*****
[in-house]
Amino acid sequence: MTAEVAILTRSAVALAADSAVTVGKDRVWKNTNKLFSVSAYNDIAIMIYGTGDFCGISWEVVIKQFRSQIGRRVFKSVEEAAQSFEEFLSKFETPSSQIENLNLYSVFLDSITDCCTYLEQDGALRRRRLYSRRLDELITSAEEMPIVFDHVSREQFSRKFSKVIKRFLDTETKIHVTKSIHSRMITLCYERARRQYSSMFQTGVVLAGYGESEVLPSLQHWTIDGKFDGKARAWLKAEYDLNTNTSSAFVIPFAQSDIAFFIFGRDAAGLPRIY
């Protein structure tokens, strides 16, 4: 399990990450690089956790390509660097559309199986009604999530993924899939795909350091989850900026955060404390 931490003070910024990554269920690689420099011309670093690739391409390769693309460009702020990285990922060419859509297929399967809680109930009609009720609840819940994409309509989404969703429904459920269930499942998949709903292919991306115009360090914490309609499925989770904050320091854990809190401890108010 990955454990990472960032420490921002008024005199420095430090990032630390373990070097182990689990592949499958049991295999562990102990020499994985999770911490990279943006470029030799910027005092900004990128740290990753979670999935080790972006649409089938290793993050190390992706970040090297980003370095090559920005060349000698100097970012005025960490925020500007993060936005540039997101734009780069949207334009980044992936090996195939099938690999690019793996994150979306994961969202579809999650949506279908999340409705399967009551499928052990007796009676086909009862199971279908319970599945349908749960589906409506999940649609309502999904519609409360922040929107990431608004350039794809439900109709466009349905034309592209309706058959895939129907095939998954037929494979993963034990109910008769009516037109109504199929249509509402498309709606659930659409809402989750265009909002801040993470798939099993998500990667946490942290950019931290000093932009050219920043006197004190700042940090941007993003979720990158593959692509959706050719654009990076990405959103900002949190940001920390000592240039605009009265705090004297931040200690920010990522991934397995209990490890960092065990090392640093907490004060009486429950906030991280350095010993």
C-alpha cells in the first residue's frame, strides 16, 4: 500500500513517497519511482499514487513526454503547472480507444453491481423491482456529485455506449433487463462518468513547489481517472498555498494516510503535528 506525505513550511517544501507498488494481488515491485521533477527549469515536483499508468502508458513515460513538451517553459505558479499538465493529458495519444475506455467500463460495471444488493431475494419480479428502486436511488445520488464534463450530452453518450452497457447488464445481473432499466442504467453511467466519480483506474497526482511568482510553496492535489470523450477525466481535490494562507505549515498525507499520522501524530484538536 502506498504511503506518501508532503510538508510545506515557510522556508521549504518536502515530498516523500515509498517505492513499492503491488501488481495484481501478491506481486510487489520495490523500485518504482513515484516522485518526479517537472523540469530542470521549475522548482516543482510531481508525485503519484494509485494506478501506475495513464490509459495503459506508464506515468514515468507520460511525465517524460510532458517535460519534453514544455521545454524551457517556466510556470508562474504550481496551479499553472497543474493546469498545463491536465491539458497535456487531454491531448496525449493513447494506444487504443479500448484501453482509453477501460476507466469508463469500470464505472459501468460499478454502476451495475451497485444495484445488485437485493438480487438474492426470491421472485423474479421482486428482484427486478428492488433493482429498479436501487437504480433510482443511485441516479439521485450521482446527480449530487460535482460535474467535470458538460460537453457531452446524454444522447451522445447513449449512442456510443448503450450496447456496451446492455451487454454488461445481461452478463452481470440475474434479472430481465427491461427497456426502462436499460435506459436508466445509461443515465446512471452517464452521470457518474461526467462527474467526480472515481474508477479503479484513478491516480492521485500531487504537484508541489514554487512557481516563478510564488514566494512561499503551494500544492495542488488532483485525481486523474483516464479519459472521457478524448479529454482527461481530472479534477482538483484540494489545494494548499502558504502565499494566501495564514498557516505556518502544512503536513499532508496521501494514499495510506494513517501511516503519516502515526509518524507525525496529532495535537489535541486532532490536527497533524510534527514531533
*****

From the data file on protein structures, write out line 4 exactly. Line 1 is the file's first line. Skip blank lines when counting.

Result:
C-alpha cells in the first residue's frame, strides 16, 4: 500500500513517497519511482499514487513526454503547472480507444453491481423491482456529485455506449433487463462518468513547489481517472498555498494516510503535528 506525505513550511517544501507498488494481488515491485521533477527549469515536483499508468502508458513515460513538451517553459505558479499538465493529458495519444475506455467500463460495471444488493431475494419480479428502486436511488445520488464534463450530452453518450452497457447488464445481473432499466442504467453511467466519480483506474497526482511568482510553496492535489470523450477525466481535490494562507505549515498525507499520522501524530484538536 502506498504511503506518501508532503510538508510545506515557510522556508521549504518536502515530498516523500515509498517505492513499492503491488501488481495484481501478491506481486510487489520495490523500485518504482513515484516522485518526479517537472523540469530542470521549475522548482516543482510531481508525485503519484494509485494506478501506475495513464490509459495503459506508464506515468514515468507520460511525465517524460510532458517535460519534453514544455521545454524551457517556466510556470508562474504550481496551479499553472497543474493546469498545463491536465491539458497535456487531454491531448496525449493513447494506444487504443479500448484501453482509453477501460476507466469508463469500470464505472459501468460499478454502476451495475451497485444495484445488485437485493438480487438474492426470491421472485423474479421482486428482484427486478428492488433493482429498479436501487437504480433510482443511485441516479439521485450521482446527480449530487460535482460535474467535470458538460460537453457531452446524454444522447451522445447513449449512442456510443448503450450496447456496451446492455451487454454488461445481461452478463452481470440475474434479472430481465427491461427497456426502462436499460435506459436508466445509461443515465446512471452517464452521470457518474461526467462527474467526480472515481474508477479503479484513478491516480492521485500531487504537484508541489514554487512557481516563478510564488514566494512561499503551494500544492495542488488532483485525481486523474483516464479519459472521457478524448479529454482527461481530472479534477482538483484540494489545494494548499502558504502565499494566501495564514498557516505556518502544512503536513499532508496521501494514499495510506494513517501511516503519516502515526509518524507525525496529532495535537489535541486532532490536527497533524510534527514531533